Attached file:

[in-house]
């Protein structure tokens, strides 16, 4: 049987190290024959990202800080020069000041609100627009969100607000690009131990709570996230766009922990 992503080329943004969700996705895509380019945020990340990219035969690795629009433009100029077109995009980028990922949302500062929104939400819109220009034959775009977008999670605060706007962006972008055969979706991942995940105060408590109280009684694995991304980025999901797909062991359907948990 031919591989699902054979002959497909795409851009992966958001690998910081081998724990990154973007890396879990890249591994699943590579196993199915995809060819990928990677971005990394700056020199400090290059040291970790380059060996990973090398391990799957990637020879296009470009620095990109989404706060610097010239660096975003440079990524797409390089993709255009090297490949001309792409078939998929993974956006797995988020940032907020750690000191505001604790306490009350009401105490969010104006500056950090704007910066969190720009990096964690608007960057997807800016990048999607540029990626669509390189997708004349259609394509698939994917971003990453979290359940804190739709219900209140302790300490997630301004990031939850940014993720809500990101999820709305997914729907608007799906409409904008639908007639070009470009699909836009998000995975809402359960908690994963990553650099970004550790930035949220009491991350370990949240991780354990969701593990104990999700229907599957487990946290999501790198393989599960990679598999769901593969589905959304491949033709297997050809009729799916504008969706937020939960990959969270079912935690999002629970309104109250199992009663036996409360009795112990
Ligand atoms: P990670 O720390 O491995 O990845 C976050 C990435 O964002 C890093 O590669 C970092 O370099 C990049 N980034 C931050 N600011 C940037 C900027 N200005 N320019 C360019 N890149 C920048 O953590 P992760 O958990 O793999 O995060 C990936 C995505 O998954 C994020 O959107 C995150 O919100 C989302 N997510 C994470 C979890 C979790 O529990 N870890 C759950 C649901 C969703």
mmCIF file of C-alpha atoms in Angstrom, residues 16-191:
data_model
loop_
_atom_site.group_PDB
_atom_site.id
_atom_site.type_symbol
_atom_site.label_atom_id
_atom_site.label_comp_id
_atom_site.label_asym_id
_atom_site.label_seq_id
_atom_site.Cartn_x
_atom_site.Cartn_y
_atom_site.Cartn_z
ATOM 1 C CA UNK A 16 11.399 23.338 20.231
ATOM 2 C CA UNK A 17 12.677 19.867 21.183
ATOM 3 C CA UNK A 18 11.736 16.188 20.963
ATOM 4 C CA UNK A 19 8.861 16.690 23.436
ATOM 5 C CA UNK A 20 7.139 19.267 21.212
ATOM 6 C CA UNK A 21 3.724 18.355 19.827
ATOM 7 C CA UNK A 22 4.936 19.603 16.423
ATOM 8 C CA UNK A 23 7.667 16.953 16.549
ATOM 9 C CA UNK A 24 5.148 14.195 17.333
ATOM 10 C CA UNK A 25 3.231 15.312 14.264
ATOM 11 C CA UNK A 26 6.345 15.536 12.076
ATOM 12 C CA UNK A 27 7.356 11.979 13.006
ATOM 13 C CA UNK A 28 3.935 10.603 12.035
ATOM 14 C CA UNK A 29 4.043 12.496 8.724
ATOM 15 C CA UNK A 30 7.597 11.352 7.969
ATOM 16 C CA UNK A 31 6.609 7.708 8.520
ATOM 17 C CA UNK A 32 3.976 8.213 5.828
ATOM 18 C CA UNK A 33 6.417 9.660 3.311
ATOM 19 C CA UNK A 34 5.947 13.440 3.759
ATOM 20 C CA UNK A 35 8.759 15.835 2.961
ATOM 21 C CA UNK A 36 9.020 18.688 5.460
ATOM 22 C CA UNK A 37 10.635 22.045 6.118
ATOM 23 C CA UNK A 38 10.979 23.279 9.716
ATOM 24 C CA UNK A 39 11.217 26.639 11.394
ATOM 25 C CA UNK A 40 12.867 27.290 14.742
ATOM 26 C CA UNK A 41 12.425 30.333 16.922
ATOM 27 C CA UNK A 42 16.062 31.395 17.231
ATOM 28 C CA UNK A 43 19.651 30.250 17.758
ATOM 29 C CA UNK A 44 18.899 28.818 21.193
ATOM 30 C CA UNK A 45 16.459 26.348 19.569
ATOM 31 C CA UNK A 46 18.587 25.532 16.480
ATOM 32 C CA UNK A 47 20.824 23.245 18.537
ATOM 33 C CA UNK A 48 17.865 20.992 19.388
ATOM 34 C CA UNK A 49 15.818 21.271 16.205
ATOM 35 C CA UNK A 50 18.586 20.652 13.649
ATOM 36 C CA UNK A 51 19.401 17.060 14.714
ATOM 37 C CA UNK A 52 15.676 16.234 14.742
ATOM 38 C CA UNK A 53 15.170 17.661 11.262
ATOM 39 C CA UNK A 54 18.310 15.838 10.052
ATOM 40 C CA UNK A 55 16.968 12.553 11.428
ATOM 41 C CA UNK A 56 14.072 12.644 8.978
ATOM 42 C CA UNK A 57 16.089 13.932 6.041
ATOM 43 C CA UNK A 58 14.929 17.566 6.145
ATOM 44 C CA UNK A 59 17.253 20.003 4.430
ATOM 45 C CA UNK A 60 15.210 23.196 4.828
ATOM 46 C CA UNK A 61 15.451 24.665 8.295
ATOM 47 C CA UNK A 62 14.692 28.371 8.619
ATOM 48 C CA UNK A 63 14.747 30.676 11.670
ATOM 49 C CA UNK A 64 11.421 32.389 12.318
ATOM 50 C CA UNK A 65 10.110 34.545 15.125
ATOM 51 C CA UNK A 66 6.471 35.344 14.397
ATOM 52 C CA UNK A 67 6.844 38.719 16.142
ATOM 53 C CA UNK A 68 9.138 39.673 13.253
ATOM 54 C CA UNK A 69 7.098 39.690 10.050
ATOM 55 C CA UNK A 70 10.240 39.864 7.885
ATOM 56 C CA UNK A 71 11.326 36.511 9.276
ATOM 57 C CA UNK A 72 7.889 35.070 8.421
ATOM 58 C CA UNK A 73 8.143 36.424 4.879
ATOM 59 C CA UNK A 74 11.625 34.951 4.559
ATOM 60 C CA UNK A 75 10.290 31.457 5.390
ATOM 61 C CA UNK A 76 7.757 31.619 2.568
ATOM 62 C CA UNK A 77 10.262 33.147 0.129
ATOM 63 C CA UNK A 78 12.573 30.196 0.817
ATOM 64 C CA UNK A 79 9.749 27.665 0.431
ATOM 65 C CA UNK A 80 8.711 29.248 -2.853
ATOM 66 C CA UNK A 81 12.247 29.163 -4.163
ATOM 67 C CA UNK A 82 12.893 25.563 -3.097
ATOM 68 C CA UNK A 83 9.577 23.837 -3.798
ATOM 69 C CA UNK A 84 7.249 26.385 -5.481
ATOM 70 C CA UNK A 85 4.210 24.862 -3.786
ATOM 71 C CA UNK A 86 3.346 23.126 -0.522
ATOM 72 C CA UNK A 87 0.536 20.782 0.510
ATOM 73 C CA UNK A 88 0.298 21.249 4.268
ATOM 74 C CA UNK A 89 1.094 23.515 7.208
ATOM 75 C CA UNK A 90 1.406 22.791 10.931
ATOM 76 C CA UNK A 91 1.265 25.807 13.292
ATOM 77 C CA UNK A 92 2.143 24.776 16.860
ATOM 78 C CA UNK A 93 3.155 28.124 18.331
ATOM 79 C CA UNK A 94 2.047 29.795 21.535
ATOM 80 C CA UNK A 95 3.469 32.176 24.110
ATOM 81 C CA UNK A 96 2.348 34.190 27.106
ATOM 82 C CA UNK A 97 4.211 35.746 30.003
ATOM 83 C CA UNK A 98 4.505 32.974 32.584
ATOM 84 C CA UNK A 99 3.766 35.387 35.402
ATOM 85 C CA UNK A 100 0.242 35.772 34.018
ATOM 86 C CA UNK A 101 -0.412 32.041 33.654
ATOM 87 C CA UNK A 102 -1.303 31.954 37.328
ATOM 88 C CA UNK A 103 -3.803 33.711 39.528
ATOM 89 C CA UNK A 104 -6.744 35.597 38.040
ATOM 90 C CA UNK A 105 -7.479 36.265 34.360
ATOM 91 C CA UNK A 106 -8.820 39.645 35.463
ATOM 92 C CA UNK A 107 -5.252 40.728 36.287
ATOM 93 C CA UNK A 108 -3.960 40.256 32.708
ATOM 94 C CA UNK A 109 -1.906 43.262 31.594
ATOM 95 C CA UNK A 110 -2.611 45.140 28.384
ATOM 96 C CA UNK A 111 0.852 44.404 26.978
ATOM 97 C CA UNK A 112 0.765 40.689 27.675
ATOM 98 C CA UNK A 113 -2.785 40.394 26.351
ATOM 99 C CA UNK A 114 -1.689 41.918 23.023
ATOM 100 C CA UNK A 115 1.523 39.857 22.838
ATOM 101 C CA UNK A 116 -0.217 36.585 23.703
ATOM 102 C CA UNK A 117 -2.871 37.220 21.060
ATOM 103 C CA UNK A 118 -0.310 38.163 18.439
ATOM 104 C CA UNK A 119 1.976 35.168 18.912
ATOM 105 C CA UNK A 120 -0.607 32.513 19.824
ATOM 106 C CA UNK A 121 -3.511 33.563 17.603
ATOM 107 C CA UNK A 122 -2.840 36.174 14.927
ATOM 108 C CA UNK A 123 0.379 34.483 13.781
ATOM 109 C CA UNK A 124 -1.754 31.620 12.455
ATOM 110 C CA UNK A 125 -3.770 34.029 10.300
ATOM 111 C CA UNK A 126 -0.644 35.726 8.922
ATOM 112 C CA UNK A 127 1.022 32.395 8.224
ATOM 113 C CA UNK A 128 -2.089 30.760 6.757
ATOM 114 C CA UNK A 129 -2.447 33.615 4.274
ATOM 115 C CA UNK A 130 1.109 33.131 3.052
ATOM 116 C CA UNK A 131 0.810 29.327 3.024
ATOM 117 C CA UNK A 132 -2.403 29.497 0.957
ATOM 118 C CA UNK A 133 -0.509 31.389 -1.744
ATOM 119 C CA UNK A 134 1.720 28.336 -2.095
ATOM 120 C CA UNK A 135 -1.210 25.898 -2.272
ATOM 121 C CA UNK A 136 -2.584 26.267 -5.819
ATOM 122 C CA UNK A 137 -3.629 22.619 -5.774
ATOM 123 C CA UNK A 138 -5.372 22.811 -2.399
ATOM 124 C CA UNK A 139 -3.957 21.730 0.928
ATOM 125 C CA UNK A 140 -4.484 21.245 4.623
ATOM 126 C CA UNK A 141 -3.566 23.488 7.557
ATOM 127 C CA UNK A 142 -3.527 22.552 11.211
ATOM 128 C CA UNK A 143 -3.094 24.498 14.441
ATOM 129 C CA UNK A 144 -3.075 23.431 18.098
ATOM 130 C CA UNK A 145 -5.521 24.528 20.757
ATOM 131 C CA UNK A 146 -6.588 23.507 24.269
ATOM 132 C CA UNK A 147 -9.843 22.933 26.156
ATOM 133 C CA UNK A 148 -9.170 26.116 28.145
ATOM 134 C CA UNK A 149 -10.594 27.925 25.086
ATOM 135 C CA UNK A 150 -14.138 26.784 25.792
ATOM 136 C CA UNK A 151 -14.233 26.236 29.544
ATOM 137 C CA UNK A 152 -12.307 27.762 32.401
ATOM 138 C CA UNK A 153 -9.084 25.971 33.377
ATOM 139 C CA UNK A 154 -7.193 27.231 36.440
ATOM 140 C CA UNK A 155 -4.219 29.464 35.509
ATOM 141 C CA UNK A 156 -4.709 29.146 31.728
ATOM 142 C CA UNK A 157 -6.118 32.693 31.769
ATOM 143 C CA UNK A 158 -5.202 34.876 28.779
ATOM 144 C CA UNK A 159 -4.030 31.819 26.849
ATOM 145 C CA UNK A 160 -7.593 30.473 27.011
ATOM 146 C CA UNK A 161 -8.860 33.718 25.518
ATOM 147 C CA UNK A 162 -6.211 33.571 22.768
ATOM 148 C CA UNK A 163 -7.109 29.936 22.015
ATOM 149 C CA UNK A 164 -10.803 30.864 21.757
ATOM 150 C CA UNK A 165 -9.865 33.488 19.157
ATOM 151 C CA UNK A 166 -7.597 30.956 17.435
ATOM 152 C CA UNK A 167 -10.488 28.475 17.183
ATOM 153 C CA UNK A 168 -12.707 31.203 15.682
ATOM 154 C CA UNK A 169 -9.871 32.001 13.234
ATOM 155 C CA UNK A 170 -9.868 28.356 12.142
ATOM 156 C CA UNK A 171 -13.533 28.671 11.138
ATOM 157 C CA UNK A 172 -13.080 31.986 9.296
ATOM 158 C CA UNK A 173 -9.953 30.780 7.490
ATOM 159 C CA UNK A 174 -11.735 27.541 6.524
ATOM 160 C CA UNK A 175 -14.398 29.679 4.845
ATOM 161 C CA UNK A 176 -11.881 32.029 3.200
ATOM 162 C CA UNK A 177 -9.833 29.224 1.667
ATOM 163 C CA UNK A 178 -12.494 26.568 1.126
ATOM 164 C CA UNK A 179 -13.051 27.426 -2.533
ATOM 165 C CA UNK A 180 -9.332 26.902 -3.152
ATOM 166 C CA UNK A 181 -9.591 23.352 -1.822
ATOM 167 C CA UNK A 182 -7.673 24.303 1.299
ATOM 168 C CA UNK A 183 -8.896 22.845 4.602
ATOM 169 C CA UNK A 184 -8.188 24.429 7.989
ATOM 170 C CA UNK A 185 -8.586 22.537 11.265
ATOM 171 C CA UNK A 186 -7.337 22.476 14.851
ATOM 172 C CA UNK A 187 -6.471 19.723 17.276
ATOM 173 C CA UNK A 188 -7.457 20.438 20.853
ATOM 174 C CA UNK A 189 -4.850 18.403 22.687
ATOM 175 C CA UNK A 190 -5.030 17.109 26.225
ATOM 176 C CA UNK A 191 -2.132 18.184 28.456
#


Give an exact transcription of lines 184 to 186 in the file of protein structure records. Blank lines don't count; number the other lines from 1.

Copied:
ATOM 168 C CA UNK A 183 -8.896 22.845 4.602
ATOM 169 C CA UNK A 184 -8.188 24.429 7.989
ATOM 170 C CA UNK A 185 -8.586 22.537 11.265